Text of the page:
Who on earth is Fernando Lamas?
One of my favourite writers, Chimamanda Ngozi Adichi, has a Ted Talk entitled The Danger of a Single Story. After you watch it, let me know if you aren’t moved to re-think how you might have helped to create your own stereotypes.
One of my Cuso International pre-departure training course tasks has been to watch the video and ponder some questions. I’m sharing the slightly modified questions with you because I think they create a degree of self-awareness with regard to how we interact with individuals both in our own communities and beyond:
1. Have you ever felt stereotyped, marginalized or that assumptions were made about you?
2. What “single stories” might have been told about you?
3. What “single stories” do you have about other communities?
4. What can you do to create “many stories” in your community?
The personal assumptions made about me might seem minor compared to somebody else’s experience of being marginalized but everything is significant as you move through this process. If you were bothered at all you begin to understand how it feels.
I returned to Canada at the age of 53 and started applying for jobs which I thought I should be able to do based on my skills and experiences over the years I had lived in Europe. Eventually after four months, a telephone market research company offered me a job because of my foreign language ability. How ironic that one of my first assignments was interviewing immigrants about their experiences finding employment in Canada! It confirmed to me that potential employers do make assumptions when a candidate’s experiences fall outside what is “normal” to that employer. I had to return to school in order to have recognizable qualifications to present to employers.
“Here we do it differently” exemplifies the Igbo concept of nkali which Adichie translates as “to be greater than another”. Nkali discounts your ideas , you come to feel lesser than, robbed of personal power…and angry too. It’s arrogant to think that our way of doing something is better than somebody else’s but we all believe it to a greater or lesser degree.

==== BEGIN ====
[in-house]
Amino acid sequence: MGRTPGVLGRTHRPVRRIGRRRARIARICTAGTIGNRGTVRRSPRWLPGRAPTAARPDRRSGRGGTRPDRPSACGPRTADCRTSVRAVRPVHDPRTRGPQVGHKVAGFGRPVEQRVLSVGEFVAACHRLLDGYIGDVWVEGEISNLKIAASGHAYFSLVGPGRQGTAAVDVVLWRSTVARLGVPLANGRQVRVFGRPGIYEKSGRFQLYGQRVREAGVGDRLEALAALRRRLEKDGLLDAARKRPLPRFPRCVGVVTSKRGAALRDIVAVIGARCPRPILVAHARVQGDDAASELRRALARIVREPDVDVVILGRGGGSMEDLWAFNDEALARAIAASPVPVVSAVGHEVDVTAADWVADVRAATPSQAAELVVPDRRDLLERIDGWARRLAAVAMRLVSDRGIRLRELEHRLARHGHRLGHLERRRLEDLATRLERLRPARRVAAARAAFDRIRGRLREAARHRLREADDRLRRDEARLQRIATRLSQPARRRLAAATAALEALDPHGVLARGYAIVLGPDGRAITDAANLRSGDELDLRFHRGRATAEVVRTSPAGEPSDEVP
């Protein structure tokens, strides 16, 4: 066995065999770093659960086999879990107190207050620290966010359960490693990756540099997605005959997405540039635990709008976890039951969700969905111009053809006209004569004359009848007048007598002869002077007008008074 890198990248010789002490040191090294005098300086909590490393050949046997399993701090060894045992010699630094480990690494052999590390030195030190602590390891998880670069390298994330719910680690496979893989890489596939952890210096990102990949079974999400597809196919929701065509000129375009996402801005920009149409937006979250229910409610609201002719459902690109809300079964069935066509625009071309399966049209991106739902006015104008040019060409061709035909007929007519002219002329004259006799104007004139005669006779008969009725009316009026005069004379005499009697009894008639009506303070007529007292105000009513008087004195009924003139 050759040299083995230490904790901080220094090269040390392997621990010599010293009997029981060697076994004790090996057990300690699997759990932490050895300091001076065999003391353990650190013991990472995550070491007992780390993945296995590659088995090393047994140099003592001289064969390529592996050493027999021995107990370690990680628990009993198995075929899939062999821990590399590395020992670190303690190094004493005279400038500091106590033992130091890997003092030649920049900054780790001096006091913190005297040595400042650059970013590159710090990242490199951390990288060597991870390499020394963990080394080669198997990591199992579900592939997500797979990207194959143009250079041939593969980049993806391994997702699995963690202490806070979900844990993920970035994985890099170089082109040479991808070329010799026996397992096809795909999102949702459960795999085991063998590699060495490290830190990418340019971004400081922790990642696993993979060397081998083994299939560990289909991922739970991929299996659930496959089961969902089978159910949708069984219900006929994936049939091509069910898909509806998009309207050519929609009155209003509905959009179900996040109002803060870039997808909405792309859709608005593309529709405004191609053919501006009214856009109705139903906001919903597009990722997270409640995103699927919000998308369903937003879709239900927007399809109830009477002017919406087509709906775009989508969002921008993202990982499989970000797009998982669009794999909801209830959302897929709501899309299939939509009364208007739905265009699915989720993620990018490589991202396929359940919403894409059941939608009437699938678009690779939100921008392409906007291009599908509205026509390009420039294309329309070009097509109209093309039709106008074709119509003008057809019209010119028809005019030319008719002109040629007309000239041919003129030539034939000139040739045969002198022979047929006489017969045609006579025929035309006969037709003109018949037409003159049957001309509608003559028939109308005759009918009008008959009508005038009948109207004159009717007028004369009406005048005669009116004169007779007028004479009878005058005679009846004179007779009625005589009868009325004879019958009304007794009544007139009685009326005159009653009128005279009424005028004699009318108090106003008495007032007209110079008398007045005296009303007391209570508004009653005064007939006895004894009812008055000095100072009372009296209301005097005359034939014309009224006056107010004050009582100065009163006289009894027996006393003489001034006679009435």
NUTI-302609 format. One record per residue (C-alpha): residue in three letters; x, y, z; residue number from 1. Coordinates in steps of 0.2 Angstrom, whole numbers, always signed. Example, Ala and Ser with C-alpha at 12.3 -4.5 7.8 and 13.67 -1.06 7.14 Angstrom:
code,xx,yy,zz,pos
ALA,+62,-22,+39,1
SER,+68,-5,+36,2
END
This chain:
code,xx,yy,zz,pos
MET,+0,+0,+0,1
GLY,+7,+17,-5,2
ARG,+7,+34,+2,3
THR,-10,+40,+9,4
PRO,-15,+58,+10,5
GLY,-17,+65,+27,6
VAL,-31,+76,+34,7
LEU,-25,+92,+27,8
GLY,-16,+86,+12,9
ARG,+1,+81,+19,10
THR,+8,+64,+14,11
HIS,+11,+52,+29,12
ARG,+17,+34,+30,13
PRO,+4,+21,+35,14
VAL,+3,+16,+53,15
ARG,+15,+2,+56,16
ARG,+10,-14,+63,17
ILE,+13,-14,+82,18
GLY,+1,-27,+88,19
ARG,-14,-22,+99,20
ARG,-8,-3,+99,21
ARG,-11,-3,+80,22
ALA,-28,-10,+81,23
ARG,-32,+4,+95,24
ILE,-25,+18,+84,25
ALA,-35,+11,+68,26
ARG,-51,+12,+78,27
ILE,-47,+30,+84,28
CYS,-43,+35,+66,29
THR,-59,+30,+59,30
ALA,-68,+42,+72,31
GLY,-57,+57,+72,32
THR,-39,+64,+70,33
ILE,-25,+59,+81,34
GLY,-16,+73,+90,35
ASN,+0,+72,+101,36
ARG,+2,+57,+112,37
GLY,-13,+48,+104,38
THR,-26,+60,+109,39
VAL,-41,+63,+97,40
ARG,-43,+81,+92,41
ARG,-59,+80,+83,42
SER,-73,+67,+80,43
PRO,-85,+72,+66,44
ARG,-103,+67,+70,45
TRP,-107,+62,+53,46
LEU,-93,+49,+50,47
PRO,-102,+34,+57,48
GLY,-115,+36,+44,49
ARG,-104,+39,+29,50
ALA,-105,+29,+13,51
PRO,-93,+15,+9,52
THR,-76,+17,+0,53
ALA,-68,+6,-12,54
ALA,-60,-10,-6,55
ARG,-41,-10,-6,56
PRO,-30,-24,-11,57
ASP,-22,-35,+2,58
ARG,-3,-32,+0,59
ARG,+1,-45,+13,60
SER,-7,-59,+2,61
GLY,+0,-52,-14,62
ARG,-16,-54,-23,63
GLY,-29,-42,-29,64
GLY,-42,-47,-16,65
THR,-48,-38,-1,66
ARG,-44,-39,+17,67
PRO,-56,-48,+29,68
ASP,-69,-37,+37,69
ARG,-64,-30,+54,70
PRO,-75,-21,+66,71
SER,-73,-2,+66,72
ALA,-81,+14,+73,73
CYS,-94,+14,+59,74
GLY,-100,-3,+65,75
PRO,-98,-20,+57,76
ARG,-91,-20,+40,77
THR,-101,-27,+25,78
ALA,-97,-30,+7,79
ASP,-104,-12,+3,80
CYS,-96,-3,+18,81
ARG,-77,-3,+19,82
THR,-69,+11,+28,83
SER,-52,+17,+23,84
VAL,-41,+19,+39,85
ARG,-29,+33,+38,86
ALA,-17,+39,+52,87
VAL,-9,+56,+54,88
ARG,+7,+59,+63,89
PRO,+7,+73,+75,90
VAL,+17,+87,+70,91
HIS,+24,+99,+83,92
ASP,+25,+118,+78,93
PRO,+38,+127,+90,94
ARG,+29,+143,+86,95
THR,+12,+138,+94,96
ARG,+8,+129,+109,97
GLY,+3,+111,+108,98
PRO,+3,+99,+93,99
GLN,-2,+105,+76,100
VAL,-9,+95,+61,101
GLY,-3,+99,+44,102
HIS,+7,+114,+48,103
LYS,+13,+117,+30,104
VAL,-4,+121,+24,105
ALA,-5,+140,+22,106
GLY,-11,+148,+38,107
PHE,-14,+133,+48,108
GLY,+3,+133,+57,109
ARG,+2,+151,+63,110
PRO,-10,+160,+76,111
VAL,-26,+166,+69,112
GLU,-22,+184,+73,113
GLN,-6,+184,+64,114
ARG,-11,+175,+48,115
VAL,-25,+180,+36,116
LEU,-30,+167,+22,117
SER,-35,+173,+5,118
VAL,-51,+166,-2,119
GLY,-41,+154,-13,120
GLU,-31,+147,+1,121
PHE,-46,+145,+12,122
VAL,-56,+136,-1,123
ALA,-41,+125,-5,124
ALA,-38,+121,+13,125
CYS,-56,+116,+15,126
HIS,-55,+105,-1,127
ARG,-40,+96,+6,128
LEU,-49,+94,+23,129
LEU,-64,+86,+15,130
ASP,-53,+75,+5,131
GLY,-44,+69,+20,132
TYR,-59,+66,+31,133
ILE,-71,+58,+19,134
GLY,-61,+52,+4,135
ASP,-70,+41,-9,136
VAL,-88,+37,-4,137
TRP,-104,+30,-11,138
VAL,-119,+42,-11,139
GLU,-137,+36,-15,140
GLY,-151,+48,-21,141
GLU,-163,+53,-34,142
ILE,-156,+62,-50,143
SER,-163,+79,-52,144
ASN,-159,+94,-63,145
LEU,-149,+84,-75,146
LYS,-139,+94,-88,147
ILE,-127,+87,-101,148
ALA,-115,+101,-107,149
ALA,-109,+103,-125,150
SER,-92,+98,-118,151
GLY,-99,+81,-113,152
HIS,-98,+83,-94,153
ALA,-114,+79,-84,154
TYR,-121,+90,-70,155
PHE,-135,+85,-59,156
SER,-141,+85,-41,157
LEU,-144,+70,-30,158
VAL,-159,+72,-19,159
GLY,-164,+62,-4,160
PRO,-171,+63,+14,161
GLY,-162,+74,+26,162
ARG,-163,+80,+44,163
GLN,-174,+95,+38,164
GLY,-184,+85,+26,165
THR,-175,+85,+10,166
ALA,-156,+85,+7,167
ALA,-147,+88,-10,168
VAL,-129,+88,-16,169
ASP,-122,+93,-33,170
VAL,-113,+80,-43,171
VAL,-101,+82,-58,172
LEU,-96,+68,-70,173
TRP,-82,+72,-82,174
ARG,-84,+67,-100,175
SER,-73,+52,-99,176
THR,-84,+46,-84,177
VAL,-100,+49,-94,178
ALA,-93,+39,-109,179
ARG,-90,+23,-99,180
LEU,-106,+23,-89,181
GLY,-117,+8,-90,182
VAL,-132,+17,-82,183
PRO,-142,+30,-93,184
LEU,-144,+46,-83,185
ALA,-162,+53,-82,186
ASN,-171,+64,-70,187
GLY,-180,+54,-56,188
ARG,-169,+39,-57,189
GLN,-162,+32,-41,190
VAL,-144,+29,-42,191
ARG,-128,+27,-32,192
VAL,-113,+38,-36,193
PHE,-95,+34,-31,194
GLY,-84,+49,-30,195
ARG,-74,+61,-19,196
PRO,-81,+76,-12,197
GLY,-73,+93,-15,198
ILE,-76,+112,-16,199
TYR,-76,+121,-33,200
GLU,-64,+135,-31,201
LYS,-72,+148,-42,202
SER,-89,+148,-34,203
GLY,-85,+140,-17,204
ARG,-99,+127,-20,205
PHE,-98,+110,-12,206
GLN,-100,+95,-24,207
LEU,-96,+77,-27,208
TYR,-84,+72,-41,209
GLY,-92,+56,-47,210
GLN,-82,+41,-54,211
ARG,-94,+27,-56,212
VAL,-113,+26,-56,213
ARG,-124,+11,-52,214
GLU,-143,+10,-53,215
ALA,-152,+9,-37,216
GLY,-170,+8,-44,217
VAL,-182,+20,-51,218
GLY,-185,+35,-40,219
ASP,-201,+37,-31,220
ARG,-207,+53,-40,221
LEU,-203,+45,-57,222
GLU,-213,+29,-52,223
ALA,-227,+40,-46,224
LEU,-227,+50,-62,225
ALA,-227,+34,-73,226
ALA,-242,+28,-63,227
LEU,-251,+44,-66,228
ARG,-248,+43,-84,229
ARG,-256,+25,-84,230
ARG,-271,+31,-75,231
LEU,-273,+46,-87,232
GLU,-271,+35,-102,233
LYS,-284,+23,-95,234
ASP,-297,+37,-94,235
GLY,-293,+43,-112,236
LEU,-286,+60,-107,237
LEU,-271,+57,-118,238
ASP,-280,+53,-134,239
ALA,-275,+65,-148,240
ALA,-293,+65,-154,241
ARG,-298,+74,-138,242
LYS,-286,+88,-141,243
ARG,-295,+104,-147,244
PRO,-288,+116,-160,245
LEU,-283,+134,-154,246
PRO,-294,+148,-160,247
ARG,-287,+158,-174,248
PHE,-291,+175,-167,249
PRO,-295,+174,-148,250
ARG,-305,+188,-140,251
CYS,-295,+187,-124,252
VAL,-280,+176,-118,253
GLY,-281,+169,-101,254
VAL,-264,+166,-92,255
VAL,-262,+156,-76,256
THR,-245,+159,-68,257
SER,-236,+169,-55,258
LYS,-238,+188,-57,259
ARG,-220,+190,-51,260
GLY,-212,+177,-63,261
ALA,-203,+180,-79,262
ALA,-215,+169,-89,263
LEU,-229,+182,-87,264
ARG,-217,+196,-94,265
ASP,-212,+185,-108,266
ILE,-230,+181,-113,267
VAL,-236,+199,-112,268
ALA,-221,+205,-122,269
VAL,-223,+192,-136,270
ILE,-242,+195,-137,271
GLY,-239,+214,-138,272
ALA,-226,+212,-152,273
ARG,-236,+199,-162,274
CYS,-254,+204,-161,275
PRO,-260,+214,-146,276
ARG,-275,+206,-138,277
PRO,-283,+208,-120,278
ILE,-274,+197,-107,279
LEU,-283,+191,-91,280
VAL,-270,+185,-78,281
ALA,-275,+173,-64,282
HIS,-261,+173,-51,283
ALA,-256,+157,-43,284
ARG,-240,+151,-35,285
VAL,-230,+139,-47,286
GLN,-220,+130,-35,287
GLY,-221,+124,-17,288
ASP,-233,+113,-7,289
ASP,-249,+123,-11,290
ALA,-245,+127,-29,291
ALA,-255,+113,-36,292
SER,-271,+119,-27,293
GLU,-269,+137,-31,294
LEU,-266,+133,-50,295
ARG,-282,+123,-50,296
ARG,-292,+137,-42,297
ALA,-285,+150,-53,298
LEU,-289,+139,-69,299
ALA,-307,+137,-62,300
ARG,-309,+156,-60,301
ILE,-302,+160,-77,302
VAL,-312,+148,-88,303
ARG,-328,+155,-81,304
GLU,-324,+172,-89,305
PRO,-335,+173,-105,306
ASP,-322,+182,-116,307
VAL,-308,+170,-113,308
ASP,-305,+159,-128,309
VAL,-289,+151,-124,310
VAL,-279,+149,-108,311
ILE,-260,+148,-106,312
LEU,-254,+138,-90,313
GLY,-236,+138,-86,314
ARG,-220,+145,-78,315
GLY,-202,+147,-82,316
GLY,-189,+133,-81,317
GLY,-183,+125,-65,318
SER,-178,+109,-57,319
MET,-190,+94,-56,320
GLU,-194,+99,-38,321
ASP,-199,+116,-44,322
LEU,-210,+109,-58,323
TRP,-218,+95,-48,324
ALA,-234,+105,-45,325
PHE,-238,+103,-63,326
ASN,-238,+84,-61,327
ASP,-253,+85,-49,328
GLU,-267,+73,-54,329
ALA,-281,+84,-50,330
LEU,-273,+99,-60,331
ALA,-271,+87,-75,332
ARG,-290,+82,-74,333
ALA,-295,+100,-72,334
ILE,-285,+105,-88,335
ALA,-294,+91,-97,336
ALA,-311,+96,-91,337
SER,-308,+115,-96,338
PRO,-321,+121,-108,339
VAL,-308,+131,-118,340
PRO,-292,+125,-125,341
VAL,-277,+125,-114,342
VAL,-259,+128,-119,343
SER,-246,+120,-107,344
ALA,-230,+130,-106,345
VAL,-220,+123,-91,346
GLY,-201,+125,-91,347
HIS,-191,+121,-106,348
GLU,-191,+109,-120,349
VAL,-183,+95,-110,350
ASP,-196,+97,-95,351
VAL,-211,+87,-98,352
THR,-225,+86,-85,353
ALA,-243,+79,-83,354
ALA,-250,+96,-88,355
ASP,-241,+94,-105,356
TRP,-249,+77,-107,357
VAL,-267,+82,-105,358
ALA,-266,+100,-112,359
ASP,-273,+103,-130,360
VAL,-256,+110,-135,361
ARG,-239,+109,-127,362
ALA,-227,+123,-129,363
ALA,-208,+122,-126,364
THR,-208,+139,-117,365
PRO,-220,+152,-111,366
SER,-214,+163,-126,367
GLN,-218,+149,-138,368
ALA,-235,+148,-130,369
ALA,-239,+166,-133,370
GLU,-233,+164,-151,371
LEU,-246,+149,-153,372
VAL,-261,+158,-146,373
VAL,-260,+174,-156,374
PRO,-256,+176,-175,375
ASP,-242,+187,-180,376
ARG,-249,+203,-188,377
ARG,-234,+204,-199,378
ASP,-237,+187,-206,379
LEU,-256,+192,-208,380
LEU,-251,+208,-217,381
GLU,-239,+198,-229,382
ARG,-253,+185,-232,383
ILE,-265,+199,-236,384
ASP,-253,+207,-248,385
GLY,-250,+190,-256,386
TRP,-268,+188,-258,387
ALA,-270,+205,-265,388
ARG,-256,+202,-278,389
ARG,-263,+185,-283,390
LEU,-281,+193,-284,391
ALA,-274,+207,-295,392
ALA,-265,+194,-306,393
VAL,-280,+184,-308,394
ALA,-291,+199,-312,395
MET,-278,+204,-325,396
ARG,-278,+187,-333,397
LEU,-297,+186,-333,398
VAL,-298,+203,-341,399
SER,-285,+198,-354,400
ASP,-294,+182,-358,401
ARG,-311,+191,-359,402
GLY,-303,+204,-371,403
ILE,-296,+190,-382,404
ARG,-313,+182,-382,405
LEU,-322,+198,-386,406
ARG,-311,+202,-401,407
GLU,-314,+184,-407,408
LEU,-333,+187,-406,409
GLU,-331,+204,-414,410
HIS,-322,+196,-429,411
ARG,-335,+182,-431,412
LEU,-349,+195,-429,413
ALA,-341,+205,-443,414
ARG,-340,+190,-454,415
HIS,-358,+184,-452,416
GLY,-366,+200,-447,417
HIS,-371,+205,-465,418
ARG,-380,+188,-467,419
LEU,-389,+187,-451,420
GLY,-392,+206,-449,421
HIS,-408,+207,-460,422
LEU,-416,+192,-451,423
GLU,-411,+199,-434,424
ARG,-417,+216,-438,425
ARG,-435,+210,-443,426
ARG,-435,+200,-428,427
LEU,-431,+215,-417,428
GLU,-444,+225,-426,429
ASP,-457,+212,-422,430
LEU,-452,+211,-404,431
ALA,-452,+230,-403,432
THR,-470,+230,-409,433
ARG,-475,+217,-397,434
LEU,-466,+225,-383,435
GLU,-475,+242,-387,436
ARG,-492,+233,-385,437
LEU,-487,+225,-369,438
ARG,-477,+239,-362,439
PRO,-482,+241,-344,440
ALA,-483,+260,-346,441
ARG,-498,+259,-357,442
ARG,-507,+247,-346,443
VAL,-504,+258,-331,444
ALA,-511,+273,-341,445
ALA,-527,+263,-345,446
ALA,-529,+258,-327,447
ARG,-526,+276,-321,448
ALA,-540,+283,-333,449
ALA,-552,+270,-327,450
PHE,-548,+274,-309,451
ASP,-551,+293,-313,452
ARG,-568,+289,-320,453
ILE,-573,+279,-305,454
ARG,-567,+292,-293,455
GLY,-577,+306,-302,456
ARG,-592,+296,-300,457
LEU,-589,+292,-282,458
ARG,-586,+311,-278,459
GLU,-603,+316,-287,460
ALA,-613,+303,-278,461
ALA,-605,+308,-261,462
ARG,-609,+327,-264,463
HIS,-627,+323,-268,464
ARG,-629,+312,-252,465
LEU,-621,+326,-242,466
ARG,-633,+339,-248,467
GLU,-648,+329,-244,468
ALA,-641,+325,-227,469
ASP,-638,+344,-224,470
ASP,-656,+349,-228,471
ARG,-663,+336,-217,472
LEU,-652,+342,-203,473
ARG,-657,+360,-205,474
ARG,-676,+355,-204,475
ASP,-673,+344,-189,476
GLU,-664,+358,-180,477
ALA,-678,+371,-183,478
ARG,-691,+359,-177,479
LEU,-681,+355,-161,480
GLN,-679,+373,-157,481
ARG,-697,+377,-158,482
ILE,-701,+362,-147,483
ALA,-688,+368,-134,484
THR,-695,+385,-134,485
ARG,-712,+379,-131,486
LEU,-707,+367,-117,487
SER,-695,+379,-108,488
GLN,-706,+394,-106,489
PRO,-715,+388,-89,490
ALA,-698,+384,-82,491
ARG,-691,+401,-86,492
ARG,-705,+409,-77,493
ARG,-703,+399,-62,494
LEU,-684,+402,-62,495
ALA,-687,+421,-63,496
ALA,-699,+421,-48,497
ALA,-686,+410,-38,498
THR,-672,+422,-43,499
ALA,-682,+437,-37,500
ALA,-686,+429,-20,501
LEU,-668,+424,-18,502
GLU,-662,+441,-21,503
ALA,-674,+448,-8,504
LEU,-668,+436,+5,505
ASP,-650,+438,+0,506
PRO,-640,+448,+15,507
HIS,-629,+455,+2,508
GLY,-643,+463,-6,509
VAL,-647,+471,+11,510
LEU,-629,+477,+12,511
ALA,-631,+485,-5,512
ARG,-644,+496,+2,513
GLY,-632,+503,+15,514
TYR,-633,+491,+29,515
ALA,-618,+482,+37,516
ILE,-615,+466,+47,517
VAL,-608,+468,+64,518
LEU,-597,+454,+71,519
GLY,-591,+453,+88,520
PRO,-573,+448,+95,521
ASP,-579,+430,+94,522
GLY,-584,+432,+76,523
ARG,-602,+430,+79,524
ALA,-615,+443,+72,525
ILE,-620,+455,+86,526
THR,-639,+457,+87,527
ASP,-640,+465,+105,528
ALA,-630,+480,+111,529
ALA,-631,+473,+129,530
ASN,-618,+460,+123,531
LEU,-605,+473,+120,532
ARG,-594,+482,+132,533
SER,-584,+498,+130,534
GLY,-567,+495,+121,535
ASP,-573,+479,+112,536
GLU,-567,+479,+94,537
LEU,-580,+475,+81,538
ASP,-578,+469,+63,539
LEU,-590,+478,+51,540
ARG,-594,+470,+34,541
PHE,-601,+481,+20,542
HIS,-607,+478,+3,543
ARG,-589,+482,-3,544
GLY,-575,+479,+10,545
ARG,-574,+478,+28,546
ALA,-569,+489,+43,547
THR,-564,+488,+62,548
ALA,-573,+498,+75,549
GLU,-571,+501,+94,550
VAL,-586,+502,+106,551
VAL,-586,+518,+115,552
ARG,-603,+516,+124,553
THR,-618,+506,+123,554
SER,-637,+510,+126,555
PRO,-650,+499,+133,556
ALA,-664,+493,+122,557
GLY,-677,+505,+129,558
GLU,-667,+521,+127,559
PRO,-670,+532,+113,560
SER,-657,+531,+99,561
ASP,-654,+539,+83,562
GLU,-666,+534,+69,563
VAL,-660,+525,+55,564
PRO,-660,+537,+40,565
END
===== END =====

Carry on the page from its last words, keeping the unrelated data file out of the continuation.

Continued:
I thought about the “single stories” that might have been told about me and I remembered when I overheard somebody comment: “She has an accent. Speak slowly so she understands.” I wish I’d responded with a line I read on a social media meme recently attributed to Fernando Lamas. Oh that Fernando Lamas!
“When a person has an accent it means
they can speak one more language than you.”
I know I have pre-conceived notions about Laos. And those notions are those “single stories”. I think of Adichie’s revelation when she visited her “poor” servant’s family at his village home and beheld exquisite handicrafts. I am grateful to my improv comedy friend and fellow communicator, Jennifer, who taught me the importance of “Yes, and…”
“Laos is a very poor country.” “Yes, and they produce beautiful hand-woven textiles (which provides jobs and products for export so that people can earn money to feed their families).
We change “the single story” by finding positive stories to tell about a community or a culture.
Last night I saw the documentary, Free Trip to Egypt. The Americans followed in the film had “single stories” about what they expected to find in Egypt. For the most part, each person returned home with new stories which put paid to their original perceptions of Middle Eastern society, spread for the most part through mainstream and social media. Not surprisingly, the Egyptian families with whom they were paired also had their own “single stories” about the United States.
It would be great if we were all offered free trips in order to do personal research on different communities around the world but that’s unlikely to happen. What can we do instead to counter those stereotypes based on the “single story”?
Read a different news feed, listen to a radio station you don’t normally listen to (anything’s possible online), visit a religious community and learn more about their vision of life, eat something you never thought you’d try, watch a movie in another language (got Netflix? no excuses), make a new friend...watch a Fernando Lamas movie.
And what has this photo got to do with the "single story"? The langar or communal kitchen at the Golden Temple in Amritsar feeds up to 100,000 people per day. Nobody is turned away. You don't have to be poor to eat there.
21 views0 comments